On July 21, less than six months ago, the idea of writing this would have been preposterous.
This date marked the nadir of a chain of events that made Cricket Australia the laughing stock of the cricketing world. Of course, different fans will have different low points, but this was the day Australia had been out-classed at Lord’s.
Beaten by a near incomprehensible 347 runs. England were 2-0 in the Ashes and Ian Botham’s arrogant 10-0 prediction remained a possibility.
It was the low point of a seemingly random selection policy that saw an untried 19-year-old spinner wow the world with the bat before flattering to deceive with the ball. Before that, they had been listless during a Champions Trophy campaign that saw a star batsman swing at a baby-faced Englishman in a Birmingham bar and they had been humiliated on a tour of India that saw four players, including the vice-captain, suspended for failing to complete a homework assignment. There was talk of dissent in the ranks and 17 days before the Ashes began, they changed their coach. To cap it all off, their infamous twitter account had, just a couple of days earlier, tweeted “That decision sucked ass #bulls**t”, when a decision went England’s way.
Cricket Australia were officially a joke.
Somehow, in just 169 days, everything has changed.
Australia has beaten, broken, bullied and battered an England team that just 18 months ago stood atop the world rankings. Fine careers have ended and potentially permanent scars inflicted. Once the best drilled team in world cricket, England’s fielding had descended into farce, no batsman had managed 300 and their bowlers couldn’t find anything near the right length. Their most experienced players looked mentally drained and physically shot and questions are being raised about their coaches, their extensive troupe of support staff and the environment they have created, all of which surely contributed to the mother of all horror tours.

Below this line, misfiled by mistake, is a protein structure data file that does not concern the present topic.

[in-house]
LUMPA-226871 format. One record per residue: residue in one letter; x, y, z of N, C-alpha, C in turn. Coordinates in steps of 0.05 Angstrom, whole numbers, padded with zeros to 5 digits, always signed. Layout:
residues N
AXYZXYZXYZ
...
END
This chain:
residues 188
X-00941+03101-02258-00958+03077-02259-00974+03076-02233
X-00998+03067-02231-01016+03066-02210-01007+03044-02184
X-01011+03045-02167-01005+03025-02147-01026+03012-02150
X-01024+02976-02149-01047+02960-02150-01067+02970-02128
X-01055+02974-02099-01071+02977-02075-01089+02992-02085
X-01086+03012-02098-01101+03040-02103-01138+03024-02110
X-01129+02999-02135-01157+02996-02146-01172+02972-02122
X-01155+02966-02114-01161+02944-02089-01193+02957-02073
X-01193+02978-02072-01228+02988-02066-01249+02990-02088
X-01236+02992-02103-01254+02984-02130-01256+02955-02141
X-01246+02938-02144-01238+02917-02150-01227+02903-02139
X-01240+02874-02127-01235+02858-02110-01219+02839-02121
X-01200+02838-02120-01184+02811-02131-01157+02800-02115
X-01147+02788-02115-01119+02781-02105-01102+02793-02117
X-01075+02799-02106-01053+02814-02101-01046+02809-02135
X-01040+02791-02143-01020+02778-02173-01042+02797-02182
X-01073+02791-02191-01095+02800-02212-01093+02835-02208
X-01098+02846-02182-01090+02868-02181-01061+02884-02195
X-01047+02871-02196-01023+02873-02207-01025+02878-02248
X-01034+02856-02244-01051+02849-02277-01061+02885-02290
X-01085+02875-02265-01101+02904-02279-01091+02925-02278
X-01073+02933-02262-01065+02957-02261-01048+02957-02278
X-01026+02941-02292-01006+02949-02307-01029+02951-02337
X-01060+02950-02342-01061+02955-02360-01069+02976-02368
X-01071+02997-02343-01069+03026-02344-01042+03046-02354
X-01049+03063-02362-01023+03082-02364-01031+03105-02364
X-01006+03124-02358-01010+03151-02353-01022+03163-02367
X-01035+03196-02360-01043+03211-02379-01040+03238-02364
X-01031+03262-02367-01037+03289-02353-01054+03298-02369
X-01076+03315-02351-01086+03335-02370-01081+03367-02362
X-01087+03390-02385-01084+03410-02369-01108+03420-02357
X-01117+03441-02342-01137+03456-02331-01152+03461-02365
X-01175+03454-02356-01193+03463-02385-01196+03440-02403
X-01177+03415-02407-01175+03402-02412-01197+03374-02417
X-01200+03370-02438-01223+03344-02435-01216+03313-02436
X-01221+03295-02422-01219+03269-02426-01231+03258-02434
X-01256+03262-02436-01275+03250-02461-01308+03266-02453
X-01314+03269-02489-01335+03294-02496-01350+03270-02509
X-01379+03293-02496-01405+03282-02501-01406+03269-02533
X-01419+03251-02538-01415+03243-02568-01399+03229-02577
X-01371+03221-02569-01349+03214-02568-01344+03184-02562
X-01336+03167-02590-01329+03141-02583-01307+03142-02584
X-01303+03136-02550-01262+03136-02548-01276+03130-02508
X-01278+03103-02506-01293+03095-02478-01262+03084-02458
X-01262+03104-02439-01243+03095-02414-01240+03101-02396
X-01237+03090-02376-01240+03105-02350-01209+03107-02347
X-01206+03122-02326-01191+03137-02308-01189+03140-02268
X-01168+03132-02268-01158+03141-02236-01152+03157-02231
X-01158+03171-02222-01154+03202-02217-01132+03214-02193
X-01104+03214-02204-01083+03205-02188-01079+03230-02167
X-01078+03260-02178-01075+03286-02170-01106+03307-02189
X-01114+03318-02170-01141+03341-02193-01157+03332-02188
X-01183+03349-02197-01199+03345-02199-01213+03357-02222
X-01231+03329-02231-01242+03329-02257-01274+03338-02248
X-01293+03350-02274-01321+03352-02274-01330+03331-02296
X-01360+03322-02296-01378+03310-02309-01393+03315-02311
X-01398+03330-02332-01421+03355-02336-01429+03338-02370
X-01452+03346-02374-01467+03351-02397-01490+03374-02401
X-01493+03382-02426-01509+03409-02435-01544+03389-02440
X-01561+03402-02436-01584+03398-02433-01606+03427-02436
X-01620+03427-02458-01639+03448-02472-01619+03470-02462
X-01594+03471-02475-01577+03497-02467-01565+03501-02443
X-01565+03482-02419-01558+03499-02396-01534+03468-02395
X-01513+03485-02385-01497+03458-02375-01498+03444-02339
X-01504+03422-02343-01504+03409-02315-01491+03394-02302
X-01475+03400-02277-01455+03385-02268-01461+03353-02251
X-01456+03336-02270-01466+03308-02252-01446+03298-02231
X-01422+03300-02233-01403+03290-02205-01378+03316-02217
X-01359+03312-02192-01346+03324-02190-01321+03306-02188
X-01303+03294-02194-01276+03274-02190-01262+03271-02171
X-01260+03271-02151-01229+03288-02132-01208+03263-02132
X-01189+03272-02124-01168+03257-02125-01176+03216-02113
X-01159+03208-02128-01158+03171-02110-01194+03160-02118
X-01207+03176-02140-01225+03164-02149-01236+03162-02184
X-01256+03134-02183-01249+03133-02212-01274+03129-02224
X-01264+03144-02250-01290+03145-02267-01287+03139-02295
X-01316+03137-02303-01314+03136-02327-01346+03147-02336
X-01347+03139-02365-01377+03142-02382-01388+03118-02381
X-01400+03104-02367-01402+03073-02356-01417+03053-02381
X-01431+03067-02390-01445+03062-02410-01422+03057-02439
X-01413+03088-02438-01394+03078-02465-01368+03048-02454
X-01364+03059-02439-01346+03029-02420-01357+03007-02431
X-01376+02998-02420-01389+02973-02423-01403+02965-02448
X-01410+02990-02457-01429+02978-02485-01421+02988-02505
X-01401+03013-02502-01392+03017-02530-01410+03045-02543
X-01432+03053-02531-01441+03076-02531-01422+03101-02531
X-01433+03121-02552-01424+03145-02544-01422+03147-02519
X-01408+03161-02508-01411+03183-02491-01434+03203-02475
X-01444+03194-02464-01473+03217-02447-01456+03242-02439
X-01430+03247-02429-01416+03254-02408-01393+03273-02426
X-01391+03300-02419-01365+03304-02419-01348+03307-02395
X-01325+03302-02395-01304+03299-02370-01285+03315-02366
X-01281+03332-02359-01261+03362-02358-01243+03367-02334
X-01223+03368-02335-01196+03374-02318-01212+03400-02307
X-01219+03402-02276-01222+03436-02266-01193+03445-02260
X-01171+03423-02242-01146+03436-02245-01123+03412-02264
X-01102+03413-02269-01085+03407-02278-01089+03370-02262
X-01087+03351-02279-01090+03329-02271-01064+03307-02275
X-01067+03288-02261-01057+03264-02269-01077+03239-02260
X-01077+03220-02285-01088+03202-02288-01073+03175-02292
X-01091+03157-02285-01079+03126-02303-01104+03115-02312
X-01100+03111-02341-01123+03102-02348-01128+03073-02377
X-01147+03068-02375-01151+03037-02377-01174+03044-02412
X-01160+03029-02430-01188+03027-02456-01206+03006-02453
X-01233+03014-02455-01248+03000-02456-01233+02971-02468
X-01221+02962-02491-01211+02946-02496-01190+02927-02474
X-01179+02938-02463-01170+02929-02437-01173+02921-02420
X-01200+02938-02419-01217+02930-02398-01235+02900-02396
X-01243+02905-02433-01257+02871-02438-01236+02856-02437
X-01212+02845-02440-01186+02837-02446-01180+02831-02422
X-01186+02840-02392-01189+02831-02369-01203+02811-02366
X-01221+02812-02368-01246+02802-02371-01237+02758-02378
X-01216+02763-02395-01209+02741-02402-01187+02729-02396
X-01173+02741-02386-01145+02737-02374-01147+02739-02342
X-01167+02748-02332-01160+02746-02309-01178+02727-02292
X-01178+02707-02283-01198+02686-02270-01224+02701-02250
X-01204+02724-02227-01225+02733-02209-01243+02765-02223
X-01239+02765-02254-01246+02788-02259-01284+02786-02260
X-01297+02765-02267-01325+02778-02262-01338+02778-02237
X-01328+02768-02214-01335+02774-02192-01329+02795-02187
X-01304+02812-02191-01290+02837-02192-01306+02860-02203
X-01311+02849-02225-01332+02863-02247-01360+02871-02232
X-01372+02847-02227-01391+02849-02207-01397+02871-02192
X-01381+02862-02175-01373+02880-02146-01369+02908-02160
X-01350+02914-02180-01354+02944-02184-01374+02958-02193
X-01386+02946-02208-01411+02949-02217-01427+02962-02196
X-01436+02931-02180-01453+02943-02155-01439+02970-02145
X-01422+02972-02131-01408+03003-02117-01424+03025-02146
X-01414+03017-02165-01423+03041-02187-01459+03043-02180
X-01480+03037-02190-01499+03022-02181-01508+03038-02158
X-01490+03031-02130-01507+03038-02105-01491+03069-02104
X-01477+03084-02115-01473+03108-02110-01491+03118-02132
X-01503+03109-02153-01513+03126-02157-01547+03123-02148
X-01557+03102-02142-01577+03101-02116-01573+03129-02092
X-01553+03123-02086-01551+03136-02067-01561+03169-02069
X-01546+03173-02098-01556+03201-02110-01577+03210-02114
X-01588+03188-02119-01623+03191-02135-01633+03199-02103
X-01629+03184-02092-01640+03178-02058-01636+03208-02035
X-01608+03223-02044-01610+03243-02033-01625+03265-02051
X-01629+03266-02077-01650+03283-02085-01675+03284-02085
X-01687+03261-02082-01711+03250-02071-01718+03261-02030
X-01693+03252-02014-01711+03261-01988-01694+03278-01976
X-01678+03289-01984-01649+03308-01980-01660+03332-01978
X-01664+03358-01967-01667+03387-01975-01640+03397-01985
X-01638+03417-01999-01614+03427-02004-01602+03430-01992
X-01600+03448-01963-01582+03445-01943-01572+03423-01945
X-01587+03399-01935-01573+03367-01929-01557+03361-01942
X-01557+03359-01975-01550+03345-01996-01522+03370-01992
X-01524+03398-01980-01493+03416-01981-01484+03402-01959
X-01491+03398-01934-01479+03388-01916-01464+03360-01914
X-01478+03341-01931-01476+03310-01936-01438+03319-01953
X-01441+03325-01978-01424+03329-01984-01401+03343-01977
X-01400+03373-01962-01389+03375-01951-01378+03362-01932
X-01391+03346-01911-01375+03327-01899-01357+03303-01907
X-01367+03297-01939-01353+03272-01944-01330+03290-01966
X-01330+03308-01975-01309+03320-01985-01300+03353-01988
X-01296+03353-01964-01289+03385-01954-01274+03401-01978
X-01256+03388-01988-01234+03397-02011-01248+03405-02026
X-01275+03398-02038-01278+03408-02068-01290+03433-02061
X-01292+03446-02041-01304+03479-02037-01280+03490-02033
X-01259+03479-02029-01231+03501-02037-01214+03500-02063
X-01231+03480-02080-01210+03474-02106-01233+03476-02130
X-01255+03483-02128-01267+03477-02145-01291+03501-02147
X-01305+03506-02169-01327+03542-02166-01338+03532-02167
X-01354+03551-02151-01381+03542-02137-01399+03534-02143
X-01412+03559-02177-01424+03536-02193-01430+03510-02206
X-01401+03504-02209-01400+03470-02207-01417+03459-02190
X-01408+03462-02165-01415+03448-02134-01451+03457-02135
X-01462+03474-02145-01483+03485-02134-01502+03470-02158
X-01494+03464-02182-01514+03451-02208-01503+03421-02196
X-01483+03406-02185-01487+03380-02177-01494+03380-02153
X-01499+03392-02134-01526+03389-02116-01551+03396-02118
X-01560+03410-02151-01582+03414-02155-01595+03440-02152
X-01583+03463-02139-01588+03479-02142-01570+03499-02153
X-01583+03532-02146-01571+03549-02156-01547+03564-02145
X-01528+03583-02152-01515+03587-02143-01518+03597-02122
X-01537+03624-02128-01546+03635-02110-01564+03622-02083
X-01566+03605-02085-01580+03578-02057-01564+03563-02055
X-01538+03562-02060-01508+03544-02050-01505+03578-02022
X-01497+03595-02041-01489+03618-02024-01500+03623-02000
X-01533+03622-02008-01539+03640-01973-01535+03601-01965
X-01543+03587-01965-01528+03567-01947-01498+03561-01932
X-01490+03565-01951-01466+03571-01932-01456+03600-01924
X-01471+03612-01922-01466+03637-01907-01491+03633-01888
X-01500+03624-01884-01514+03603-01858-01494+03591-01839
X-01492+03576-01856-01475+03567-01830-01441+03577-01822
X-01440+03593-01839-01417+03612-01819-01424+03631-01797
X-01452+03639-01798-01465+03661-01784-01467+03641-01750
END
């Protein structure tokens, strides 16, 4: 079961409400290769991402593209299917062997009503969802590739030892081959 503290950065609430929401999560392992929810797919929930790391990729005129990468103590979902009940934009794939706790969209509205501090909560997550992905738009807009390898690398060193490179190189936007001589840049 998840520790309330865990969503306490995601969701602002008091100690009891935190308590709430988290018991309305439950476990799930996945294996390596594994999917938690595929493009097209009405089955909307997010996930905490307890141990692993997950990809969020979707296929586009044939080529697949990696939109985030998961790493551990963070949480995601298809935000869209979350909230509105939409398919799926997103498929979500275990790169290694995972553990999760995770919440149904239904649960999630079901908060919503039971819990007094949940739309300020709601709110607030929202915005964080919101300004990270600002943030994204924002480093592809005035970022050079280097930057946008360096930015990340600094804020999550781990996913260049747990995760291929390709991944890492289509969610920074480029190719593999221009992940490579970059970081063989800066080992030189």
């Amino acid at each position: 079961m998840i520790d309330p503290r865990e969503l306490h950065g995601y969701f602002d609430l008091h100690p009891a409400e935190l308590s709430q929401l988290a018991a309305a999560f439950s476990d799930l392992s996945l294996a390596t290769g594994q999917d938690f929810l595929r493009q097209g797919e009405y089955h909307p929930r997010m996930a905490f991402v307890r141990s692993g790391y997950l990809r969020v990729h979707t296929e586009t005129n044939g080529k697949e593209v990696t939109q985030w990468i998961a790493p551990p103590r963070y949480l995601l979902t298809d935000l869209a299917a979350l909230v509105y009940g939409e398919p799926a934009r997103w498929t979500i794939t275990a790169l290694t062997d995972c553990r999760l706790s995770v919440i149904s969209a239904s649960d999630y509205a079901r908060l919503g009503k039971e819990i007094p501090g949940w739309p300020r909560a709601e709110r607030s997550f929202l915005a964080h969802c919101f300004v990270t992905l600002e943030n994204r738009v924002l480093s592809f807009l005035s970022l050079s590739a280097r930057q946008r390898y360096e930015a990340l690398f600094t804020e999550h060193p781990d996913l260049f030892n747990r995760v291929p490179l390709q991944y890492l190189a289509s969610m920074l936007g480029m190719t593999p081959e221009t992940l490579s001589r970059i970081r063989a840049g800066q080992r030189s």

Australia on the other hand can do no wrong. Every decision made in the intervening six months appears to have gone spectacularly right, from the top level to the bottom rung.
First, the hiring of Darren Lehmann. When things were going wrong, this appeared a hopeful appointment at best and was written off as desperate by most. Sure, ‘Boof’ possesses one of the finest cricketing brains about, but the manner in which he has captured the imagination of a divided and immature dressing room, not to mention a disaffected cricketing public, has been staggering. His famed laid-back approach could not be in starker contrast to an English system so regimented that their cookbook was longer than their diplodocus-esque tail. One player suggested last winter that they felt watched when using the urinal.
Next, the retention of Michael Clarke as captain to partner Lehmann. After that ill-fated India tour, Clarke had a dicky back, appeared to have lost the dressing room and his “funky fields” weren’t providing results. Formerly a divisive figure accused of not playing for the Baggy Green, he has become a respected leader whose record with bat and brain speak for themselves.
There have been inspired selections, too. Chris Rogers had just a single cap, five years earlier, when he was recalled for the Ashes. He ends the ten Test marathon with more runs than anyone else and three Test tons.
Brad Haddin’s international career looked over, but he has taken more than 50 catches across the two series and a batting performance in the second leg that would make even Adam Gilchrist salivate.
No one thought Ryan Harris could play nine Tests, on the bounce. But he has, and he’s been brilliant.
David Warner could easily have been permanently vanquished. A slap on the wrists sufficed and Australia has reaped the rewards.
And then, of course, they recalled Mitchell Johnson. We knew he could bowl that fast, but we didn’t know he could bowl that accurately.
All of a sudden, Australia are a team who don’t need a top order to get big first innings leads, set nominal targets at will and put fielders where they want as hapless batsmen pick them out. They do what they want.
Of course, many of these decisions were made before Australia reached their lowest point, but let’s give credit where credit is due. Australia have played a blinder.
Sure, tougher challenges lie ahead. There’s no escaping the fact that England have been abysmal. South Africa next month will provide a far better barometer of where Australia are at this point in time. A South Africa shorn of Jacques Kallis remains a very good South Africa.
Somewhere, Graeme Smith is excited about the prospect of taking on Johnson and Harris armed with the new ball, Vernon Philander is laughing at Warner’s deficiencies against the moving ball and Dale Steyn is sat in a large chair, stroking a purring, fluffy cat contemplating Bailey’s technique, or lack of, outside off stump.
For now, though, it is time to recognise that Australia has enjoyed five special Test matches, inspired a nation and laid the platform for greater things to come.